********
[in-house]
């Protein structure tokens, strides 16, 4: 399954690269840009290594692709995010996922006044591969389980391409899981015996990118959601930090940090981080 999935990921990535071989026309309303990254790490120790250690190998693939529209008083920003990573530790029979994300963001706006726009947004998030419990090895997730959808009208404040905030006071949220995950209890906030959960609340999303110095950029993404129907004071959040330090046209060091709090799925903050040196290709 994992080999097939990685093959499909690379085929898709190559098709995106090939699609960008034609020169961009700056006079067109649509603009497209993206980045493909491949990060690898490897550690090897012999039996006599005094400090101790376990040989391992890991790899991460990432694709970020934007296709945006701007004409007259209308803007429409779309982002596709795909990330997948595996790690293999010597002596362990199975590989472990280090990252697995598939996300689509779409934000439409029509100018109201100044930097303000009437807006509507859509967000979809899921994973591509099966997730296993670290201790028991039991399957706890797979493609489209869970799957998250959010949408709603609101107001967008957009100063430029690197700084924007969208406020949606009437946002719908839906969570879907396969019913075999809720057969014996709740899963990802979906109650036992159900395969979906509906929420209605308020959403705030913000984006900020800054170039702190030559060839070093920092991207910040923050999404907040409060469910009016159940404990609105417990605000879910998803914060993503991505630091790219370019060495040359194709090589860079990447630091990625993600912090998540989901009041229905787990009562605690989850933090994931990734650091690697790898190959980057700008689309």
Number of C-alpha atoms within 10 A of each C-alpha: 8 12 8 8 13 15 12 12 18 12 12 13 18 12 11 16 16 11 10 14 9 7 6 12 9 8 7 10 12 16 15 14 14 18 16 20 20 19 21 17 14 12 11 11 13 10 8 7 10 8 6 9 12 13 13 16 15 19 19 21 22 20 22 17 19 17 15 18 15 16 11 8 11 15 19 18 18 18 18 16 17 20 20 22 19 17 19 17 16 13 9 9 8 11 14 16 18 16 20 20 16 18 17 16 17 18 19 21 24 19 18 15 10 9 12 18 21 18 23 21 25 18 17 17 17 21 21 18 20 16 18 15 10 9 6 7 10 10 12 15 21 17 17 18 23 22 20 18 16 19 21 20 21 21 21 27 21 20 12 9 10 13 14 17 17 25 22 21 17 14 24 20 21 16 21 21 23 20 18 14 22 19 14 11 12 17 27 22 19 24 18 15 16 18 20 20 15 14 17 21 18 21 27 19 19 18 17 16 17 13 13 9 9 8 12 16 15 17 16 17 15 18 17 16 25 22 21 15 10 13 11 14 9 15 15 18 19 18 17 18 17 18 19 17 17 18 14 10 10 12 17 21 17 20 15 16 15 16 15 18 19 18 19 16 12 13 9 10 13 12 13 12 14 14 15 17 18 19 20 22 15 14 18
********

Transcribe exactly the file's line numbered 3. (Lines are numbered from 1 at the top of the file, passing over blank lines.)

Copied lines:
Number of C-alpha atoms within 10 A of each C-alpha: 8 12 8 8 13 15 12 12 18 12 12 13 18 12 11 16 16 11 10 14 9 7 6 12 9 8 7 10 12 16 15 14 14 18 16 20 20 19 21 17 14 12 11 11 13 10 8 7 10 8 6 9 12 13 13 16 15 19 19 21 22 20 22 17 19 17 15 18 15 16 11 8 11 15 19 18 18 18 18 16 17 20 20 22 19 17 19 17 16 13 9 9 8 11 14 16 18 16 20 20 16 18 17 16 17 18 19 21 24 19 18 15 10 9 12 18 21 18 23 21 25 18 17 17 17 21 21 18 20 16 18 15 10 9 6 7 10 10 12 15 21 17 17 18 23 22 20 18 16 19 21 20 21 21 21 27 21 20 12 9 10 13 14 17 17 25 22 21 17 14 24 20 21 16 21 21 23 20 18 14 22 19 14 11 12 17 27 22 19 24 18 15 16 18 20 20 15 14 17 21 18 21 27 19 19 18 17 16 17 13 13 9 9 8 12 16 15 17 16 17 15 18 17 16 25 22 21 15 10 13 11 14 9 15 15 18 19 18 17 18 17 18 19 17 17 18 14 10 10 12 17 21 17 20 15 16 15 16 15 18 19 18 19 16 12 13 9 10 13 12 13 12 14 14 15 17 18 19 20 22 15 14 18